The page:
Toyota on Wednesday kept the title of world's biggest automaker for the fourth straight year after saying it sold 10.15 million vehicles globally in 2015, driving past Volkswagen and General Motors.
Dented by a pollution-cheating scandal, Volkswagen earlier logged sales of 9.93 million vehicles worldwide, while Chevrolet and Cadillac maker GM moved 9.8 million last year.
Toyota shares jumped 3.80 percent to end at 6,881 yen ($58) in Tokyo on Wednesday, boosted by reports it is in talks with Suzuki over a partnership to build compact cars for emerging markets, including India.
Strong North American demand drove Toyota's figures as total sales slipped 0.8 percent from 2014, largely owing to a slowdown in Japan where a weak economy hit demand.
Toyota is also facing sluggish sales in Thailand and Indonesia while a Japanese consumption tax hike planned for next year could spark a rush in buying -- and subsequent slowdown as prices go up.
The Japanese giant was likely to keep the top automaker crown for at least another year, but a slowdown in top vehicle market China could hurt its numbers, analysts said.
"Toyota is benefiting from the strength of the US auto market, and we expect it to continue to grow this year, so the company should keep its crown," said Yoshiaki Kawano, a Tokyo-based analyst at research firm IHS.
"But in China, Toyota lags behind VW or Nissan".
In the first half of the year, the German giant, whose other brands include Porsche and Audi, was set to become the world's biggest automaker as it rode momentum in emerging economies.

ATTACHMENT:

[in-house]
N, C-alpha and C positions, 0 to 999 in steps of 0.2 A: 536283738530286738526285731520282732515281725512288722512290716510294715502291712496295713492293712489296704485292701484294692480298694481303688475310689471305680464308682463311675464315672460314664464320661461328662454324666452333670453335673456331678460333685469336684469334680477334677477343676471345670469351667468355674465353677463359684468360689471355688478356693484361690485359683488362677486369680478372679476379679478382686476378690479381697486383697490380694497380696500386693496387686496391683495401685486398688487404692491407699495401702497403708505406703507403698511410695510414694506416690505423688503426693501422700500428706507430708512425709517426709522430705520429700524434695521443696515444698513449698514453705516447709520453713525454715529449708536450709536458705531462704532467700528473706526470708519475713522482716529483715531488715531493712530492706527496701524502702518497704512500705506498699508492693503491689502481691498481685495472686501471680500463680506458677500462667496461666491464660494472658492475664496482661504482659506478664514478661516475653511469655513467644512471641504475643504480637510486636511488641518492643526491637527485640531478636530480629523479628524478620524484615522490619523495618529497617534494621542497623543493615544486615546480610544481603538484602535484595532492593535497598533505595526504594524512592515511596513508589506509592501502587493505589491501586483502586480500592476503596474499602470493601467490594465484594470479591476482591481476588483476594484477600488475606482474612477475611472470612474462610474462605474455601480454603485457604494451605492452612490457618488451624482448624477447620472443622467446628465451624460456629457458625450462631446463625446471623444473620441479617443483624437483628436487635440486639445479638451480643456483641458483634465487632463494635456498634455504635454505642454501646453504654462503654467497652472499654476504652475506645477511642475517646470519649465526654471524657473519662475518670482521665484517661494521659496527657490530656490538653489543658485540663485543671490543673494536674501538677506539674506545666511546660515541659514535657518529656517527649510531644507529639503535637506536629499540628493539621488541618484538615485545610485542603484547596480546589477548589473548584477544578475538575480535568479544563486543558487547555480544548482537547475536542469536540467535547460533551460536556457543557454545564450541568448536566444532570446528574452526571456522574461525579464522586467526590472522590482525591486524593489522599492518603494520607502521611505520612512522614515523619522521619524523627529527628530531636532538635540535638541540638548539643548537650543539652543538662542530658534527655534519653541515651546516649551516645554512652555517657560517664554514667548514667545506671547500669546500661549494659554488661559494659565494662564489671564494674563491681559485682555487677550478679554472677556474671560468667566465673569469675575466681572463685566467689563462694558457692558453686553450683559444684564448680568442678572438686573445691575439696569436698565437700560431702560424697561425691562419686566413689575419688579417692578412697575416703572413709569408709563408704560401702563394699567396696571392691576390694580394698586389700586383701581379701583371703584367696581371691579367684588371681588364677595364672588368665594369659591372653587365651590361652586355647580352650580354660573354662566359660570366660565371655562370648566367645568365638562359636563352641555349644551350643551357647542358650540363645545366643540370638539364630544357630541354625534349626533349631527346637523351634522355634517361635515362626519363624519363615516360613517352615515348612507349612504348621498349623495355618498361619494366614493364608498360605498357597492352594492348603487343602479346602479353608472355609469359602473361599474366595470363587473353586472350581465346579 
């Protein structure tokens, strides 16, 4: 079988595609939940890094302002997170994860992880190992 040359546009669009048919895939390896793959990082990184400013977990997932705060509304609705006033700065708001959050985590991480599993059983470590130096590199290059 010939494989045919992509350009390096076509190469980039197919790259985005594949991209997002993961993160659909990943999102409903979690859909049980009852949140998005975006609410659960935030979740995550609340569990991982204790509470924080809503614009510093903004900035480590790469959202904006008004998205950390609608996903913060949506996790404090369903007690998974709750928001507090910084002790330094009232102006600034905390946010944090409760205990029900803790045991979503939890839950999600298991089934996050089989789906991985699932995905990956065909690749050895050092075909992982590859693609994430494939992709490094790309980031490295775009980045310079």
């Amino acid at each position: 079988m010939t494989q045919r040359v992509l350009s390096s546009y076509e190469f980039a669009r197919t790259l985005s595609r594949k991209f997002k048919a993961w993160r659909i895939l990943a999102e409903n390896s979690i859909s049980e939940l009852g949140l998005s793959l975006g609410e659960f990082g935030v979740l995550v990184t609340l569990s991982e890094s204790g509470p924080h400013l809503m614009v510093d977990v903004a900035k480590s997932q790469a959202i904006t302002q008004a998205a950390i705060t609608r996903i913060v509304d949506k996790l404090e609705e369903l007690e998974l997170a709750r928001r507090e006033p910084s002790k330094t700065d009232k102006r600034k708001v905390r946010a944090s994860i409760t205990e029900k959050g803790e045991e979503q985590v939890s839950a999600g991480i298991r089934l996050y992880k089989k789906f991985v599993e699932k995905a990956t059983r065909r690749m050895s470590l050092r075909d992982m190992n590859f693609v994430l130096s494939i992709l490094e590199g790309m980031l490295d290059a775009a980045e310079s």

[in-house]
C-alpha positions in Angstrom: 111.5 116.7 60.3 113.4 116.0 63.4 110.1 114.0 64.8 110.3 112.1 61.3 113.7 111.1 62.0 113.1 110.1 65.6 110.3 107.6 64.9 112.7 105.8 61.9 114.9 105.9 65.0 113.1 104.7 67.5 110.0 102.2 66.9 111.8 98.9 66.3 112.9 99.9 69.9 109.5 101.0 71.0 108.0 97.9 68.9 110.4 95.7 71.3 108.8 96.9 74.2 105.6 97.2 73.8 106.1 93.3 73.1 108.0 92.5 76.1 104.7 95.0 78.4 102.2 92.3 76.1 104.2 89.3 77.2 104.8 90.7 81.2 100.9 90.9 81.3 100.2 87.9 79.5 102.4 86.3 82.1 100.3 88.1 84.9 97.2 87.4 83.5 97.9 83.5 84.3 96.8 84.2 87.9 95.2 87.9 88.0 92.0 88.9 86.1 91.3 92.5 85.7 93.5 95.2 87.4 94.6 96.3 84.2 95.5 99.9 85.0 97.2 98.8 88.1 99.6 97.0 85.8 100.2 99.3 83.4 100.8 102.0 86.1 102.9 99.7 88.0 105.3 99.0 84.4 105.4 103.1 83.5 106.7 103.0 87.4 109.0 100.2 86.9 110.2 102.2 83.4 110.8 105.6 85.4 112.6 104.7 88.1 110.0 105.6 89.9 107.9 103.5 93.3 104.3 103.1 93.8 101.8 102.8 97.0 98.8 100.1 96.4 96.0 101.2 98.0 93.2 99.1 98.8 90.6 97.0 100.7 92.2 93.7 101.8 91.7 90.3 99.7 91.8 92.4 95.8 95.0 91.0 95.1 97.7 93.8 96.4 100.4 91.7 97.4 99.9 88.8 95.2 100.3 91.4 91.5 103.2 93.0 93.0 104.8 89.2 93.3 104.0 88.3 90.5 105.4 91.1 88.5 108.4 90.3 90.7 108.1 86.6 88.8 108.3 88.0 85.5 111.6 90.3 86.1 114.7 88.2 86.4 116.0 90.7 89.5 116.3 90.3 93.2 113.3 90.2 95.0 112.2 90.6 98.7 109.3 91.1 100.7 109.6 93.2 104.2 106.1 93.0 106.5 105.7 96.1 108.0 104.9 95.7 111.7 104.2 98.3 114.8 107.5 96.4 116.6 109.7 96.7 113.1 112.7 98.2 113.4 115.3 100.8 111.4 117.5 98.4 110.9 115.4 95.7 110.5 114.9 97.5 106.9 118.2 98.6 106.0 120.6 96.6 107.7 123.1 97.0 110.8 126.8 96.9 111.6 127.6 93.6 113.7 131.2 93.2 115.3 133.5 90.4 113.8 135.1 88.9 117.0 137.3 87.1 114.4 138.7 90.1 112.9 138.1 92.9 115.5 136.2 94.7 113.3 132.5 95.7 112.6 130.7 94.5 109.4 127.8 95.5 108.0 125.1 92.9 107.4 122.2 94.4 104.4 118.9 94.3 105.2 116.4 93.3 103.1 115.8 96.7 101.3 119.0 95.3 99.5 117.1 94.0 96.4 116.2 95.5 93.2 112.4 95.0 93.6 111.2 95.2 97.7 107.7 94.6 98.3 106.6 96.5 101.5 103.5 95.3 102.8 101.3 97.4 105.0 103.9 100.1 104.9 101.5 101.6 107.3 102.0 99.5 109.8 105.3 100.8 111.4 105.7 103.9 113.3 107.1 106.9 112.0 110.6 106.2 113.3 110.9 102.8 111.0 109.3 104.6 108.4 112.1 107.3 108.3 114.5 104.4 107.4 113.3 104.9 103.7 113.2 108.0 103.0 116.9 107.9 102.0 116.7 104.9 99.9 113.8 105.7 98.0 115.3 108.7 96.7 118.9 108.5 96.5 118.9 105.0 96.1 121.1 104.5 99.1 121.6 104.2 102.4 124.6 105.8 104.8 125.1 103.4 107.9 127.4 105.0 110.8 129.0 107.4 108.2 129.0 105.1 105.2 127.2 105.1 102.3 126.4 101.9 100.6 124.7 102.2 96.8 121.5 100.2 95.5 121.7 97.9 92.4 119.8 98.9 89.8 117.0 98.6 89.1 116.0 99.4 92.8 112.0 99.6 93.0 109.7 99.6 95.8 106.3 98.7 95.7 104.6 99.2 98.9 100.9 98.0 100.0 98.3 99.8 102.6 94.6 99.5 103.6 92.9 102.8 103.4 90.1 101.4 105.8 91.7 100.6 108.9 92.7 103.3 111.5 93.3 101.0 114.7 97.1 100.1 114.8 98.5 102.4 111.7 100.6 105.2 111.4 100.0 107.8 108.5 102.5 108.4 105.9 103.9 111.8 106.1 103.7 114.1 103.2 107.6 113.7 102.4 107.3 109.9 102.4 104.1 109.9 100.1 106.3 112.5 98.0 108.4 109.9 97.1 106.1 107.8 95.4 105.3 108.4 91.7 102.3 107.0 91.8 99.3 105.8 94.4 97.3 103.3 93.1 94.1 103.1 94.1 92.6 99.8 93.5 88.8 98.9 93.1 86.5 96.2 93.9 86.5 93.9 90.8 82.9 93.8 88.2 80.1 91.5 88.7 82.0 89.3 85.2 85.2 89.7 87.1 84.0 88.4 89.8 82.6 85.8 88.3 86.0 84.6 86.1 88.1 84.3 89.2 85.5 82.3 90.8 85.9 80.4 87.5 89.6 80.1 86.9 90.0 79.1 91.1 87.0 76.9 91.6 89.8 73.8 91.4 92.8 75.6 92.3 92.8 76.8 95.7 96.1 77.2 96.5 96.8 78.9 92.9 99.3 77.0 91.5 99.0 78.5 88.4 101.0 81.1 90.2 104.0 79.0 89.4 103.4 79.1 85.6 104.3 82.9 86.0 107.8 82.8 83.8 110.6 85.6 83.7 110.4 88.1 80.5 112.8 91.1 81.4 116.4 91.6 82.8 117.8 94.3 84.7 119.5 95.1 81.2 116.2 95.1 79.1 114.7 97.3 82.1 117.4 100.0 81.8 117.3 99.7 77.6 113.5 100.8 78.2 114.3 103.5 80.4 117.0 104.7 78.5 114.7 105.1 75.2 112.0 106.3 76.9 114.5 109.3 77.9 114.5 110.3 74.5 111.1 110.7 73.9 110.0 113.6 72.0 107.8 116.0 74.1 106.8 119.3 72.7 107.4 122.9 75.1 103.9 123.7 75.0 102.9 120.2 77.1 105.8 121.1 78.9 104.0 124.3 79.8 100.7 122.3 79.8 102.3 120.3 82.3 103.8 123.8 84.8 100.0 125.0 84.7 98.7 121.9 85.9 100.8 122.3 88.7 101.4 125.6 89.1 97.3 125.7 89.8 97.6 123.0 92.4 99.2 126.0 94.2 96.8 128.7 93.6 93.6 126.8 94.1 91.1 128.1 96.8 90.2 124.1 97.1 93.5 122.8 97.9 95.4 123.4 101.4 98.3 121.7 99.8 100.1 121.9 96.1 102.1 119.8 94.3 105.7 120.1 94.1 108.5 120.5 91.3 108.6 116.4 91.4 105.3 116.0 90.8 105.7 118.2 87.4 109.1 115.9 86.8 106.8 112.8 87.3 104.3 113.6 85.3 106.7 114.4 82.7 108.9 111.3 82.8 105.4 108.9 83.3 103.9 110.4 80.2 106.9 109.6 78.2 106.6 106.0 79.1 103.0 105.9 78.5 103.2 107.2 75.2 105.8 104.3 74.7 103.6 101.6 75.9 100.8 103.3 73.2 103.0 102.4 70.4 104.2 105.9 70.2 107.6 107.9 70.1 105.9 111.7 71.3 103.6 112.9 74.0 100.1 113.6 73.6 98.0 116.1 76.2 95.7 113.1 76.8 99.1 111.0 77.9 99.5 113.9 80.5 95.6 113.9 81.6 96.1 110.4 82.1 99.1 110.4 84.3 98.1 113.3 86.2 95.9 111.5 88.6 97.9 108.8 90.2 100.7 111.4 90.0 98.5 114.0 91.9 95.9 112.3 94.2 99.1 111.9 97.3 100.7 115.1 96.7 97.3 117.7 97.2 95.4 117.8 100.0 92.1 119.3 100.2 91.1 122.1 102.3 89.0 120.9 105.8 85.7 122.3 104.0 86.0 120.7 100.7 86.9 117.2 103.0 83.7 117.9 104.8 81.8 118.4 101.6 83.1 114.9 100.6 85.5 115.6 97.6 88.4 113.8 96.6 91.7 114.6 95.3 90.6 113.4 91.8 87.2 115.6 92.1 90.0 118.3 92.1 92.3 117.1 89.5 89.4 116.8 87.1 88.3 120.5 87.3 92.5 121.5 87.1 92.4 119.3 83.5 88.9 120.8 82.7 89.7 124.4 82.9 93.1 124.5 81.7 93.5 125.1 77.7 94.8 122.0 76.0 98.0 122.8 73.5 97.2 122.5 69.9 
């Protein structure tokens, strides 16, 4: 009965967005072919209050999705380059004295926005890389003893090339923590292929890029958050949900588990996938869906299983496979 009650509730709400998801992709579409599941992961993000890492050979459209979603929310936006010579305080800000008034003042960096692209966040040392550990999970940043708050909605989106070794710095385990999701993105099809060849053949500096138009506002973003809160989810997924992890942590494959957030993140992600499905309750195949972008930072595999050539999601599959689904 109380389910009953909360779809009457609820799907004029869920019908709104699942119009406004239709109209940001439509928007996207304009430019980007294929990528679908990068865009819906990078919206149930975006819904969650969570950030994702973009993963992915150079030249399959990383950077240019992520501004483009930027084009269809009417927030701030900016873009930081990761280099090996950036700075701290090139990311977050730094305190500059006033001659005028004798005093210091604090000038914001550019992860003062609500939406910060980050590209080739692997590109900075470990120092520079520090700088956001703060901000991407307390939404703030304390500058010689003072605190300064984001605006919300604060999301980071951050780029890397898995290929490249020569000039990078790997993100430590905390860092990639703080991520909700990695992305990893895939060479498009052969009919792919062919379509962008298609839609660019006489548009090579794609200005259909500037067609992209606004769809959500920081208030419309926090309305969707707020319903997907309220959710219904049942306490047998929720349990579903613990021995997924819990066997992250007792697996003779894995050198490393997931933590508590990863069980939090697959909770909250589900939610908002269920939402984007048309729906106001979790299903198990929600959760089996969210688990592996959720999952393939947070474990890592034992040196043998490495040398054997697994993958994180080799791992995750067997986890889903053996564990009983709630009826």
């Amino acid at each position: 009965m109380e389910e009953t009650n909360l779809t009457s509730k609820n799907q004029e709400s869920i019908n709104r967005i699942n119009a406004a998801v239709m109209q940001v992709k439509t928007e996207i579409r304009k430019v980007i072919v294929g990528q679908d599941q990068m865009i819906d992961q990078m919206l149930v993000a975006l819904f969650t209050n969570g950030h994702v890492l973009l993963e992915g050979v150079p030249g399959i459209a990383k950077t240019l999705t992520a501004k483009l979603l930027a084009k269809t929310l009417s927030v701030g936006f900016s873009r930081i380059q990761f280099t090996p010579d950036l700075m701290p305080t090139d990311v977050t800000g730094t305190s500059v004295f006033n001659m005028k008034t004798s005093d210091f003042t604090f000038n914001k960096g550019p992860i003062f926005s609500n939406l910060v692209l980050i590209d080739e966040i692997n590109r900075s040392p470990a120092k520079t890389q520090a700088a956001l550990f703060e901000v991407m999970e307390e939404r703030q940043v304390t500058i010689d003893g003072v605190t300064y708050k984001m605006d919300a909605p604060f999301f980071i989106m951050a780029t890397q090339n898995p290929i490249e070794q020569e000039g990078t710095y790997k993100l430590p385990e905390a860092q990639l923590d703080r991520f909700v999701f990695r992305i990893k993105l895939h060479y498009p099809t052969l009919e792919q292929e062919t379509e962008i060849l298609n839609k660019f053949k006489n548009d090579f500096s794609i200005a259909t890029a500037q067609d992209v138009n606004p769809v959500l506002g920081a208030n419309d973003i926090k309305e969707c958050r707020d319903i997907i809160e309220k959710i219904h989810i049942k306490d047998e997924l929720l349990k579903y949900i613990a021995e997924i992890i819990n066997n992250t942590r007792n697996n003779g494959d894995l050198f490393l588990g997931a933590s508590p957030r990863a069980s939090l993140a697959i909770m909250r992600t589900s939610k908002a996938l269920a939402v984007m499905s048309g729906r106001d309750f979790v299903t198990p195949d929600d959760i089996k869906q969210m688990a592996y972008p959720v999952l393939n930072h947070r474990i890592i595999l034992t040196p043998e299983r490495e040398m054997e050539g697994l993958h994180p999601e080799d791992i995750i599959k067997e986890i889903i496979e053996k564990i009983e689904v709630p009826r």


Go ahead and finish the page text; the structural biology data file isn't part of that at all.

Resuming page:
But then it posted its first drop in annual sales for more than a decade, as the company was hammered by a massive pollution cheating scandal.
Volkswagen was sideswiped by stunning revelations in September that it had fitted 11 million vehicles with devices designed to dodge pollution tests.
The US government has said it was suing VW for $20 billion in civil penalties over the scandal.
Toyota broke GM's decades-long reign as the world's top automaker in 2008 but lost it three years later to the US firm, as Japan's 2011 earthquake-tsunami disaster dented production and disrupted the supply chains.
However, in 2012 it once again overtook its Detroit rival and has remained on top since.
On Wednesday, rival Nissan said its global sales hit a calendar-year record 5.42 million units. Including Nissan's French partner Renault, the group's 8.22 million combined sales put it in fourth place globally.
South Korea's Hyundai sat in fifth spot with 8.01 million vehicles sold.
Toyota's upbeat announcement comes despite the firm struggling to recover its reputation for safety after the recall of millions of cars around the world for various problems in recent years, including an exploding air bag crisis at supplier Takata.
At least 10 deaths globally and scores of injuries have been linked to the faulty airbags fitted in cars made by some of the world's leading auto giants.
Toyota, maker of the Camry sedan and Prius hybrid, had stopped building new plants for several years, and turned its focus to quality rather than sales volume.
The company is also overhauling its production methods, vowing to slash development costs to try to offset any downturn in the market and squeeze more productivity out of existing plants.
Toyota is pushing further into the fast-growing market for environmentally friendly cars, especially in China where officials are struggling to contain an air pollution crisis.
It has also released its first mass-market hydrogen fuel-cell car, the Mirai, and redesigned the top-selling Prius.
Volkswagen's new chief executive, meanwhile, has said his firm was abandoning its ambition to become the world's biggest carmaker.
"For me, this obsession with unit sales and the ambition to constantly reach new records makes no sense," Matthias Mueller told the weekly WirtschaftsWoche in an interview published in December.
"I'm not going declare sheer size as an end in itself."
His predecessor Martin Winterkorn had focused on VW overtaking Toyota as the world's biggest carmaker by 2018.